* TD says hard-hit competitors look to regain some ground
* Banks still looking at FDIC-assisted deals in U.S.
* Canada bank mergers called a "dead issue"
By John McCrank and Andrea Hopkins
TORONTO, March 30 Canada's big banks, better
capitalized than their global peers, took advantage of the
disarray during the financial crisis by snapping up market
share from distressed rivals, but good deals and rapid growth
are becoming harder to come by.
Some U.S. banks that were in danger of collapsing a year
ago are in better shape now and are seeking to win back market
share, while others are being offered for sale by U.S.
regulators but are becoming more expensive as the economy
improves. Canadian banks say both trends could work against
them as they try to make further inroads in the United States.
Toronto-Dominion Bank (TD.TO), Canada's No. 2 lender, was
the only big bank in the United States to expand its lending
book in 2009. TD Chief Executive Ed Clark said on Tuesday that
the bank's TD Ameritrade discount brokerage took "huge" U.S.
market share from Fidelity and Charles Schwab (SCHW.N) as they
pulled back during the financial turmoil.
But Clark told analysts and investors that opportunities
are fading as the industry rights itself.
"We have to accept that going into 2010 as you roll into
2011, everywhere in the world, the banks that were hurt are
going to come back into the market and say, 'we're going to try
to take some of that market share back from you ... we
certainly are not going to give it away to you as easily as we
did in the 2009 period'," he said.
Clark, speaking at National Bank Financial's Canadian
Financial Services Conference in Montreal, said competition is
increasing in every market, from the Canadian personal
commercial market, to the wholesale market, the U.S. discount
brokerage market and the U.S. banking market.
"Everywhere we go, we see competitors saying, 'I am no
longer trying to survive, I'm now trying to regain my
position'," he said.
TD has roughly as many branches in the United States as in
Canada, though the U.S. deposit base is smaller and the
branches offer fewer products, making them less profitable.
Bank of Montreal (BMO.TO) Chief Executive Bill Downe also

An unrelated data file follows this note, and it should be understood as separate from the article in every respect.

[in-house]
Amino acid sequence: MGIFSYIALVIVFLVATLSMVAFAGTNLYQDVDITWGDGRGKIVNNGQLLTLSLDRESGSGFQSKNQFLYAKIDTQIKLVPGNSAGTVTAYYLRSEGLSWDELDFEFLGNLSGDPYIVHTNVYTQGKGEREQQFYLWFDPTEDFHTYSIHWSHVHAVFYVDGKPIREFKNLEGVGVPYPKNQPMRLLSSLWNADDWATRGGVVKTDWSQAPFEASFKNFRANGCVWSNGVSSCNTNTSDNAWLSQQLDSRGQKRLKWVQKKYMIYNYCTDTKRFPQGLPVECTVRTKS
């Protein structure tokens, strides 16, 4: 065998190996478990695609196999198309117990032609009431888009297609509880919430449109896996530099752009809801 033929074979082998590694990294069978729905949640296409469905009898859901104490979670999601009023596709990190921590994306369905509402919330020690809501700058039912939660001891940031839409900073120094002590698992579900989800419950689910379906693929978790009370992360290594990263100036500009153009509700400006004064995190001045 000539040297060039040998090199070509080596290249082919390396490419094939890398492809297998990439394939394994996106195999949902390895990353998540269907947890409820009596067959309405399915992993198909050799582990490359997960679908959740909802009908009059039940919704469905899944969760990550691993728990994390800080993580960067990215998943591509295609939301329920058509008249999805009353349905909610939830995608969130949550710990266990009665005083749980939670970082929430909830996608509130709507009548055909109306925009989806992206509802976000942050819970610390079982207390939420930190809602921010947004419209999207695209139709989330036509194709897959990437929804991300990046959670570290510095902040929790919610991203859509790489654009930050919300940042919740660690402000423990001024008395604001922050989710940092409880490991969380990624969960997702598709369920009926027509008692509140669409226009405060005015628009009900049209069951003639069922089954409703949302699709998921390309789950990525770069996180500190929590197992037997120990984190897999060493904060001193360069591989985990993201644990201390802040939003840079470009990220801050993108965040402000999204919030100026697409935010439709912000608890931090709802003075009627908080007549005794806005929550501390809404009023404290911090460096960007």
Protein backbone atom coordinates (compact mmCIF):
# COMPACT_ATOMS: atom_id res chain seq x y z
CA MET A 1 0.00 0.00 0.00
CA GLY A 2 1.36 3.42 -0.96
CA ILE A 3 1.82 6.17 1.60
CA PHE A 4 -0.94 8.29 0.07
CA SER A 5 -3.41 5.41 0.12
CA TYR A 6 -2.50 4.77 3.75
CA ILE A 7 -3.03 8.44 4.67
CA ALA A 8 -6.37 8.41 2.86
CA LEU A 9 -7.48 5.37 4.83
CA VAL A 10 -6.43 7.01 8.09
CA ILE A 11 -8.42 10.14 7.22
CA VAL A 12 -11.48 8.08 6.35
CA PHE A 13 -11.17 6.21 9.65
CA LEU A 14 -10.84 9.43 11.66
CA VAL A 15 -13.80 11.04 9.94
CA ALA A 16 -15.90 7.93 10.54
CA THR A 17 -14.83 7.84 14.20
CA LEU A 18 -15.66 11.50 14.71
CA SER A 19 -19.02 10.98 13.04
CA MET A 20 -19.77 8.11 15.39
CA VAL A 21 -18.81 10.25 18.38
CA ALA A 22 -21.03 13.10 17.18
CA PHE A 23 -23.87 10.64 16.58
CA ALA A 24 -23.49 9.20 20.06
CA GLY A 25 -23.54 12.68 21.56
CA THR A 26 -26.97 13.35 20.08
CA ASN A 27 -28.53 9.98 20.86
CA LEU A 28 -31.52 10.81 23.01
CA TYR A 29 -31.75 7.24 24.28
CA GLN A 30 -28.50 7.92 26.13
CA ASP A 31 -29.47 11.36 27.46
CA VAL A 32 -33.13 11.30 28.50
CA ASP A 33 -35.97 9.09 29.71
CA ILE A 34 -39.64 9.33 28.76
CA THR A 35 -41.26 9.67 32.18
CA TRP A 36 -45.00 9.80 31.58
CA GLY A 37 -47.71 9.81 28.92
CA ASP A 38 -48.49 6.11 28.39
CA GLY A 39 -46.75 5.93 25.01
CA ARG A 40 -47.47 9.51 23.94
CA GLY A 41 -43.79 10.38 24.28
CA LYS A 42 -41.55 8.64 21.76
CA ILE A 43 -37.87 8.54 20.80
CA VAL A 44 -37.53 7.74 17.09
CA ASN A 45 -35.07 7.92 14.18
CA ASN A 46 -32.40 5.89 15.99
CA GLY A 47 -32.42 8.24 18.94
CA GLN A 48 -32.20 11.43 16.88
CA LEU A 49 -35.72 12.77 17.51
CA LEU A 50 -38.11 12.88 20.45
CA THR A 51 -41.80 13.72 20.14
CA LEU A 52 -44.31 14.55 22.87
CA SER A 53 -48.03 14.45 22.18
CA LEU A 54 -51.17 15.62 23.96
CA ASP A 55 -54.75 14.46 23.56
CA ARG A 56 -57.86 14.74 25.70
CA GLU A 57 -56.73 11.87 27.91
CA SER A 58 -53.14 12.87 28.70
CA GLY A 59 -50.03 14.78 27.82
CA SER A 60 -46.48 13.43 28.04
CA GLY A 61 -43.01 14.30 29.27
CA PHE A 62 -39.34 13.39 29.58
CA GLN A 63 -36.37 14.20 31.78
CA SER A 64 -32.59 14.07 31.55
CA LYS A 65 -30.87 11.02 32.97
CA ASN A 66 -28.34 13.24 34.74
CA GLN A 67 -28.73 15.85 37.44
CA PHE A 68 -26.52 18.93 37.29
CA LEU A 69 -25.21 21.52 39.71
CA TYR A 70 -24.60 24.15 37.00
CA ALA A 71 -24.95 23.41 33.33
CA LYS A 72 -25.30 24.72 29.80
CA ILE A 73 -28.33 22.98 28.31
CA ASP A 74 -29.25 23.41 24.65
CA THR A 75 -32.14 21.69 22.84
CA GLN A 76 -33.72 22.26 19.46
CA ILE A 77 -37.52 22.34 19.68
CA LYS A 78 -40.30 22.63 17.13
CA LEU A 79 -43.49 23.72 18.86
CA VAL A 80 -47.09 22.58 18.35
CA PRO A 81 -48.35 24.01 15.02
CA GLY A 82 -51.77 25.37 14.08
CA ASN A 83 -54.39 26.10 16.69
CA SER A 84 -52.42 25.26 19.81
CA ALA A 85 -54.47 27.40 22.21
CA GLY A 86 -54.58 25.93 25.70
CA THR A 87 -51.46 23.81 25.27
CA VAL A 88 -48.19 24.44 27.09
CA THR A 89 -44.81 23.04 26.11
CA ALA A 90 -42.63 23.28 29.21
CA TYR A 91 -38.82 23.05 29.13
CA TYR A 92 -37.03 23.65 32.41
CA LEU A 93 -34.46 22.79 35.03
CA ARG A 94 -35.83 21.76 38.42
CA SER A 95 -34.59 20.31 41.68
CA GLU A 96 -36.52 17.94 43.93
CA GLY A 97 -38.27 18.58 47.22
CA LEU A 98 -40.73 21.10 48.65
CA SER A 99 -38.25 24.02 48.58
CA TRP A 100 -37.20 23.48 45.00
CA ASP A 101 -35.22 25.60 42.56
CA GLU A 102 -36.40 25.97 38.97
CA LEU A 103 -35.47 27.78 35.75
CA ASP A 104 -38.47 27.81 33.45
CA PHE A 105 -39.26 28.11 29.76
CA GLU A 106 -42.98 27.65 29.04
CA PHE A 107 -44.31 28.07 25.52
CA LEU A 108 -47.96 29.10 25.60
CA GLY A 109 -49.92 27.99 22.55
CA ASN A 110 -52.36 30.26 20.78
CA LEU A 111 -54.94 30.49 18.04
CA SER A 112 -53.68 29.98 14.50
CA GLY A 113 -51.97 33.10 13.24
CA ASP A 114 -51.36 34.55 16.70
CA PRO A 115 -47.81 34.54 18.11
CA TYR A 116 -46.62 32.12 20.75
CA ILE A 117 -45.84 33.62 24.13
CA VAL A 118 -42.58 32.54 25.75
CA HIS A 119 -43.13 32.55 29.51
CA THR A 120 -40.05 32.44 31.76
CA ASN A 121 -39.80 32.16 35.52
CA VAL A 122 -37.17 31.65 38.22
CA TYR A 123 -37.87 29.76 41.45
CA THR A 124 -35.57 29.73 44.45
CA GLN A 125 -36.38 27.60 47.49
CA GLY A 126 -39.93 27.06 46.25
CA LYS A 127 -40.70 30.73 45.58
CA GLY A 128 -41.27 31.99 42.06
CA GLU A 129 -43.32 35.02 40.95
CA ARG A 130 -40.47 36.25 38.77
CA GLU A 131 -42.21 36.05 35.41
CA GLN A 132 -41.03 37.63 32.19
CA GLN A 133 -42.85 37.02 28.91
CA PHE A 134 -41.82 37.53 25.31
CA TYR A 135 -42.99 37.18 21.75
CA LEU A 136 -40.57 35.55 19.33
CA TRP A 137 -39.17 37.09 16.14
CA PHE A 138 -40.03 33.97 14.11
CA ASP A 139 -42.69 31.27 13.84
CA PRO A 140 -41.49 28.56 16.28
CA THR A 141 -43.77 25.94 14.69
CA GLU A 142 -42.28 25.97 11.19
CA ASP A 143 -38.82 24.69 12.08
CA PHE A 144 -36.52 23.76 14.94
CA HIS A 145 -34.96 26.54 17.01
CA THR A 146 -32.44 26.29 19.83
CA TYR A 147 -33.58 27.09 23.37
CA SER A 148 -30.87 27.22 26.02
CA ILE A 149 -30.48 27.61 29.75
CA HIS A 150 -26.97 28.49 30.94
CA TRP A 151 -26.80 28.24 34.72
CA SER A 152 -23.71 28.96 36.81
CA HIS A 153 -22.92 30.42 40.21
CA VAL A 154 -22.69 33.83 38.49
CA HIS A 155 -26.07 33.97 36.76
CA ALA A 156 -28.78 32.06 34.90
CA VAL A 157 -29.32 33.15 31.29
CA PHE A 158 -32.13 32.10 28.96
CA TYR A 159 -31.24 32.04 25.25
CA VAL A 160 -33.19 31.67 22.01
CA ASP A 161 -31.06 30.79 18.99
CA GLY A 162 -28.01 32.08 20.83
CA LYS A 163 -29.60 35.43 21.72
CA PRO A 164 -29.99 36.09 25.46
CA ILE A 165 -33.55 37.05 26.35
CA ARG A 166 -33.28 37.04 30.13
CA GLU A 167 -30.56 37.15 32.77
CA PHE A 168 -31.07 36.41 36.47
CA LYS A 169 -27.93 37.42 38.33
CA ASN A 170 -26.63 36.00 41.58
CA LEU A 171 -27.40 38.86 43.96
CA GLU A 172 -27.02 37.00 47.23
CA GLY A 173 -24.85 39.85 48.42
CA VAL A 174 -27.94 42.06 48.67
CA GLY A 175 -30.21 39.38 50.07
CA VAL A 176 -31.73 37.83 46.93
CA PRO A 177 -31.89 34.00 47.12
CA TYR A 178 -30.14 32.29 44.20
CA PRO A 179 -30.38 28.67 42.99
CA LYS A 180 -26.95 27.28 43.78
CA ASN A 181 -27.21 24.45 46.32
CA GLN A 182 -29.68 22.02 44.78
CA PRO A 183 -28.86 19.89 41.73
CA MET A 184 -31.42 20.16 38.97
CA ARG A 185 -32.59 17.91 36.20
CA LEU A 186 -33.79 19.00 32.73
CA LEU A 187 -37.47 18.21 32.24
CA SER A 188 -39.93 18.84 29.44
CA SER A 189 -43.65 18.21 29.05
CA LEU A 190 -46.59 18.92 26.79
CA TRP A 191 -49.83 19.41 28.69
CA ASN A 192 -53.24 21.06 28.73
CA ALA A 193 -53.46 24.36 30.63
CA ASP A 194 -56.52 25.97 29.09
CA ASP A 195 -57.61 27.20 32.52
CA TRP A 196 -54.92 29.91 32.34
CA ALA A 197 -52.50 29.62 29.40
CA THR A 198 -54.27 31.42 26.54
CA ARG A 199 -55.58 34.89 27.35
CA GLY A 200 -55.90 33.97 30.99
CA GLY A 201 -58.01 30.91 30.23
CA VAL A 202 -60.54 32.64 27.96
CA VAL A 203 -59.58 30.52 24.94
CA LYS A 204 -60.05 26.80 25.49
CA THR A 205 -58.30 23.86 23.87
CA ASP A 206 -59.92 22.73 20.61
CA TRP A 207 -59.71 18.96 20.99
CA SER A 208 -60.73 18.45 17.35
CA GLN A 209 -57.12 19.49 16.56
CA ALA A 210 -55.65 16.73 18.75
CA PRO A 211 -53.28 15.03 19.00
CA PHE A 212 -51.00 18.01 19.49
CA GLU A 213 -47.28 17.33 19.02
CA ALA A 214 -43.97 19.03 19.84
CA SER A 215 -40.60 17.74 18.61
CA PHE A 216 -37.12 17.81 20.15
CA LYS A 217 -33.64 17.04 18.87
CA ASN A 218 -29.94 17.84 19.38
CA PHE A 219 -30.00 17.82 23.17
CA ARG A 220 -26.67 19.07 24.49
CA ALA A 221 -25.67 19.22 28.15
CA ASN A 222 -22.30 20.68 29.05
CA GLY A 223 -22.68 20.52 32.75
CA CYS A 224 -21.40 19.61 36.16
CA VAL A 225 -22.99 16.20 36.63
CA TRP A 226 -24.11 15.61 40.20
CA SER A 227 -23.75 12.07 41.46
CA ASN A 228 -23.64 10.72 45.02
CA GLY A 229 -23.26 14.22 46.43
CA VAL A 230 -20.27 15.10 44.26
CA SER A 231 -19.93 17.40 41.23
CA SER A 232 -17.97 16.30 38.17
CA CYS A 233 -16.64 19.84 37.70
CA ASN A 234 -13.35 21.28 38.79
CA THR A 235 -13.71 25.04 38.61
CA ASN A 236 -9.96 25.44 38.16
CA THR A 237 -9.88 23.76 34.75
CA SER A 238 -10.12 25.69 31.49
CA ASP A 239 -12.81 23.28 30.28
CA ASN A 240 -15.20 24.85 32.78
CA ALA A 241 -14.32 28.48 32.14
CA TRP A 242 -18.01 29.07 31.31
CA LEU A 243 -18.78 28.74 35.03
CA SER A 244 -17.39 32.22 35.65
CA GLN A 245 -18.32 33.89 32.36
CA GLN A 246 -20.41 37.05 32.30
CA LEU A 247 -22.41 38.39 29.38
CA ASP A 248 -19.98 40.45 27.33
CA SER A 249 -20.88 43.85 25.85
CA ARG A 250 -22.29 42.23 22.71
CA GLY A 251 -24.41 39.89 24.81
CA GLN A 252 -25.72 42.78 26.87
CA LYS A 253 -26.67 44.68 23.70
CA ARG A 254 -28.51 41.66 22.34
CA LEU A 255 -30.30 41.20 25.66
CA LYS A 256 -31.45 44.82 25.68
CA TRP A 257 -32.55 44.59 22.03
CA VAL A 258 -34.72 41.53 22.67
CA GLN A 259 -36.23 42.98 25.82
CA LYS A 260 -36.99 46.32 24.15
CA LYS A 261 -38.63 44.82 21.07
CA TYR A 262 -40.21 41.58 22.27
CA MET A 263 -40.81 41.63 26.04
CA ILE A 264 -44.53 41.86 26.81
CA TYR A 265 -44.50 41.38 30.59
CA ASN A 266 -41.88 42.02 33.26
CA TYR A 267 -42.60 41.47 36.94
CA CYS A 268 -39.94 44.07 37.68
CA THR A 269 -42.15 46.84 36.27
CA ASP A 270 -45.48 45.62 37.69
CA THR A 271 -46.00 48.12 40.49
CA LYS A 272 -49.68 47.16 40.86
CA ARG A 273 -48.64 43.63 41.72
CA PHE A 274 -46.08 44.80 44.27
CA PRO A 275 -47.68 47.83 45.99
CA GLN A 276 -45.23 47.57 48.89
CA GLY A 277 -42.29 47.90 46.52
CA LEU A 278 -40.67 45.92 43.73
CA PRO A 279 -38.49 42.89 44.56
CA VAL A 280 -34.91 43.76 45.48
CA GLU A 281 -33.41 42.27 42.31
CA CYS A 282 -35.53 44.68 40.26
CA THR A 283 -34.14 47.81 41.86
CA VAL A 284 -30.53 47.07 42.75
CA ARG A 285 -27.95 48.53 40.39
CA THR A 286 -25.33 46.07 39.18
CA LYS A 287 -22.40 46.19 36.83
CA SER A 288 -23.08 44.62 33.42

warned that time is running out to make the best deals in the
United States. BMO, Canada's No. 4 bank, is a player in the
U.S. Midwest with its Harris Bank unit.
Downe told the conference that while BMO is primarily
looking to grow organically as the market recovers, there will
still be some opportunities to make deals for recovering U.S.
"I do think that one of the things we are going to see
start to develop is banks that have good strong customer bases
and good reputations, and which have essentially repaired their
capital coming out of the period of 2009, are going to be
restrained with respect to their ability to grow," he said.
"And I think that's where you might see the opportunity to
combine banks if they had a growth strategy, but don't have the
capital to follow up on it."
The other area where opportunities still exist are through
U.S. Federal Deposit Insurance Corp-assisted deals, he said.
"The good news on FDIC transactions is that the volume has
risen. It's clear that in the pipeline, there will be some FDIC
banks that do have good locations and good customers."
FDIC deals offer greater risk certainty because acquiring
banks can pick up deposits at relatively low or zero premiums
and also be shielded from toxic assets.
TD's Clark said his firm is also still looking at FDIC
deals, but he added they are becoming costly as the market
"We look at them as deals in which we have the
opportunities to extend our franchise, and so we are
particularly interested in going down the East Coast," he said.
TD's U.S. banking operations are concentrated in the U.S.
"We bid on a number of situations but haven't won, probably
haven't been as aggressive as perhaps we should have been. The
market is clearly making those deals a little less economic
than they were before, and so we'll continue to bid and
hopefully we'll do a few."
By contrast, Canadian Imperial Bank of Commerce (CM.TO)
said it sees only limited opportunities for acquisitions
outside of Canada, especially in terms of anything large.
If the bank does deploy outside of Canada, it would be in
areas where it has a high degree of familiarity and comfort,
which have similar regulatory structures to what it has had
experience with, said Gerald McCaughey, president and chief
executive of Canada's fifth-largest bank.
"It basically confines us to Canada, certain elements of
the Caribbean, and very, very limited areas of the United
States," he said. "We are, have been and will continue to be
lenders on a limited basis in the United States."
George Lewis, head of the wealth management arm of Royal
Bank of Canada (RY.TO), said his firm is on the lookout for
asset management buys in Europe and the United States.
While the prospects for deals with foreign banks may be
getting fewer, the chance of a merger between any of Canada's
big banks is pretty much nonexistent, TD's Clark said.
"The financial crisis, I thought, would have killed that
question for all time," he said. "I think that's a dead
(Reporting by John McCrank and Andrea Hopkins; editing by